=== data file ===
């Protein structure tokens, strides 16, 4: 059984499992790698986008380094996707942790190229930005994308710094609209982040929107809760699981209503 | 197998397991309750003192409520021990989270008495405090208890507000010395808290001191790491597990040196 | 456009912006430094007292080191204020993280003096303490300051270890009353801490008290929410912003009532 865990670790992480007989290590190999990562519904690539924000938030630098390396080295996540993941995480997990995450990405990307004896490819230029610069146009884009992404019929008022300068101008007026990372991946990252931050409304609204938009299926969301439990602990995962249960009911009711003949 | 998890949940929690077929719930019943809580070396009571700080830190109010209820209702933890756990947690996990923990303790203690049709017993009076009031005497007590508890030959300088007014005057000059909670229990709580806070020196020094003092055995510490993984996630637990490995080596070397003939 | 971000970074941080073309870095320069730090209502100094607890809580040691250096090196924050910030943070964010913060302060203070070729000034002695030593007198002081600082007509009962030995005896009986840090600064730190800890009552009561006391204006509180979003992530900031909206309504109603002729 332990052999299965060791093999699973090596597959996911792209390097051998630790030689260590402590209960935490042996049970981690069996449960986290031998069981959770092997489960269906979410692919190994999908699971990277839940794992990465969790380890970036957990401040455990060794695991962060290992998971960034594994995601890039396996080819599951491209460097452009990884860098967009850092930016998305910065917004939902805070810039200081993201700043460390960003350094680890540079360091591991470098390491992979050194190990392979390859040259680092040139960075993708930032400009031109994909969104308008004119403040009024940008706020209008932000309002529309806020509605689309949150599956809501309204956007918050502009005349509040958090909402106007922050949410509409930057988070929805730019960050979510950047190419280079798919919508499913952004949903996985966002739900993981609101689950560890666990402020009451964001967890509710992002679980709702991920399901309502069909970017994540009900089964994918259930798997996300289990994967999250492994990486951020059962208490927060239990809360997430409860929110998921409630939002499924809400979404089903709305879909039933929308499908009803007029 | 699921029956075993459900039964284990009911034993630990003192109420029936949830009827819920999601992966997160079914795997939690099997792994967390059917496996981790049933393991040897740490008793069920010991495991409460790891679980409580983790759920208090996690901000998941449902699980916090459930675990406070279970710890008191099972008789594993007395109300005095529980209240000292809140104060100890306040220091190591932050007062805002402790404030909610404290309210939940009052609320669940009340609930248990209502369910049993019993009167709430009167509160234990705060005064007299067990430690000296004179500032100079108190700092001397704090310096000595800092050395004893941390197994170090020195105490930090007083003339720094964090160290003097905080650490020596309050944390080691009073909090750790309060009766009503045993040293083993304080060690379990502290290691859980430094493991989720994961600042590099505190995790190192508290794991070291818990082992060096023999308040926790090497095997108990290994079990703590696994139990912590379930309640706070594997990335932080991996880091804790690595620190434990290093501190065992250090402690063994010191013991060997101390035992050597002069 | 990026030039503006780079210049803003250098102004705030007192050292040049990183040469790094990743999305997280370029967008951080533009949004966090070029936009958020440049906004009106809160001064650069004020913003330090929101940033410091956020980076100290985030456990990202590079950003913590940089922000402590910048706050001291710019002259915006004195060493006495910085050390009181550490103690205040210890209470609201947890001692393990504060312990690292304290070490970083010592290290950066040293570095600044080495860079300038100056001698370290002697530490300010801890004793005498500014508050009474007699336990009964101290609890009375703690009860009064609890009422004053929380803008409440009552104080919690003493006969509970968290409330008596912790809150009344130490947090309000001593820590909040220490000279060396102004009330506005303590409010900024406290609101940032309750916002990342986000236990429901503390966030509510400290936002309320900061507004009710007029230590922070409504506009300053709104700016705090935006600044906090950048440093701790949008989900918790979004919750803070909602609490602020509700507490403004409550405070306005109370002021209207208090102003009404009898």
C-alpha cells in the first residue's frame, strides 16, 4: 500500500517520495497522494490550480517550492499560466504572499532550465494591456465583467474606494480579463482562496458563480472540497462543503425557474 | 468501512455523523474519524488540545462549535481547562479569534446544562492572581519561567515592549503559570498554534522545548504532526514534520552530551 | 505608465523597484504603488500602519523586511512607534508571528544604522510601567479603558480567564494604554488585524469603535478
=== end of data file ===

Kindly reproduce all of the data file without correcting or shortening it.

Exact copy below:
């Protein structure tokens, strides 16, 4: 059984499992790698986008380094996707942790190229930005994308710094609209982040929107809760699981209503 | 197998397991309750003192409520021990989270008495405090208890507000010395808290001191790491597990040196 | 456009912006430094007292080191204020993280003096303490300051270890009353801490008290929410912003009532 865990670790992480007989290590190999990562519904690539924000938030630098390396080295996540993941995480997990995450990405990307004896490819230029610069146009884009992404019929008022300068101008007026990372991946990252931050409304609204938009299926969301439990602990995962249960009911009711003949 | 998890949940929690077929719930019943809580070396009571700080830190109010209820209702933890756990947690996990923990303790203690049709017993009076009031005497007590508890030959300088007014005057000059909670229990709580806070020196020094003092055995510490993984996630637990490995080596070397003939 | 971000970074941080073309870095320069730090209502100094607890809580040691250096090196924050910030943070964010913060302060203070070729000034002695030593007198002081600082007509009962030995005896009986840090600064730190800890009552009561006391204006509180979003992530900031909206309504109603002729 332990052999299965060791093999699973090596597959996911792209390097051998630790030689260590402590209960935490042996049970981690069996449960986290031998069981959770092997489960269906979410692919190994999908699971990277839940794992990465969790380890970036957990401040455990060794695991962060290992998971960034594994995601890039396996080819599951491209460097452009990884860098967009850092930016998305910065917004939902805070810039200081993201700043460390960003350094680890540079360091591991470098390491992979050194190990392979390859040259680092040139960075993708930032400009031109994909969104308008004119403040009024940008706020209008932000309002529309806020509605689309949150599956809501309204956007918050502009005349509040958090909402106007922050949410509409930057988070929805730019960050979510950047190419280079798919919508499913952004949903996985966002739900993981609101689950560890666990402020009451964001967890509710992002679980709702991920399901309502069909970017994540009900089964994918259930798997996300289990994967999250492994990486951020059962208490927060239990809360997430409860929110998921409630939002499924809400979404089903709305879909039933929308499908009803007029 | 699921029956075993459900039964284990009911034993630990003192109420029936949830009827819920999601992966997160079914795997939690099997792994967390059917496996981790049933393991040897740490008793069920010991495991409460790891679980409580983790759920208090996690901000998941449902699980916090459930675990406070279970710890008191099972008789594993007395109300005095529980209240000292809140104060100890306040220091190591932050007062805002402790404030909610404290309210939940009052609320669940009340609930248990209502369910049993019993009167709430009167509160234990705060005064007299067990430690000296004179500032100079108190700092001397704090310096000595800092050395004893941390197994170090020195105490930090007083003339720094964090160290003097905080650490020596309050944390080691009073909090750790309060009766009503045993040293083993304080060690379990502290290691859980430094493991989720994961600042590099505190995790190192508290794991070291818990082992060096023999308040926790090497095997108990290994079990703590696994139990912590379930309640706070594997990335932080991996880091804790690595620190434990290093501190065992250090402690063994010191013991060997101390035992050597002069 | 990026030039503006780079210049803003250098102004705030007192050292040049990183040469790094990743999305997280370029967008951080533009949004966090070029936009958020440049906004009106809160001064650069004020913003330090929101940033410091956020980076100290985030456990990202590079950003913590940089922000402590910048706050001291710019002259915006004195060493006495910085050390009181550490103690205040210890209470609201947890001692393990504060312990690292304290070490970083010592290290950066040293570095600044080495860079300038100056001698370290002697530490300010801890004793005498500014508050009474007699336990009964101290609890009375703690009860009064609890009422004053929380803008409440009552104080919690003493006969509970968290409330008596912790809150009344130490947090309000001593820590909040220490000279060396102004009330506005303590409010900024406290609101940032309750916002990342986000236990429901503390966030509510400290936002309320900061507004009710007029230590922070409504506009300053709104700016705090935006600044906090950048440093701790949008989900918790979004919750803070909602609490602020509700507490403004409550405070306005109370002021209207208090102003009404009898």
C-alpha cells in the first residue's frame, strides 16, 4: 500500500517520495497522494490550480517550492499560466504572499532550465494591456465583467474606494480579463482562496458563480472540497462543503425557474 | 468501512455523523474519524488540545462549535481547562479569534446544562492572581519561567515592549503559570498554534522545548504532526514534520552530551 | 505608465523597484504603488500602519523586511512607534508571528544604522510601567479603558480567564494604554488585524469603535478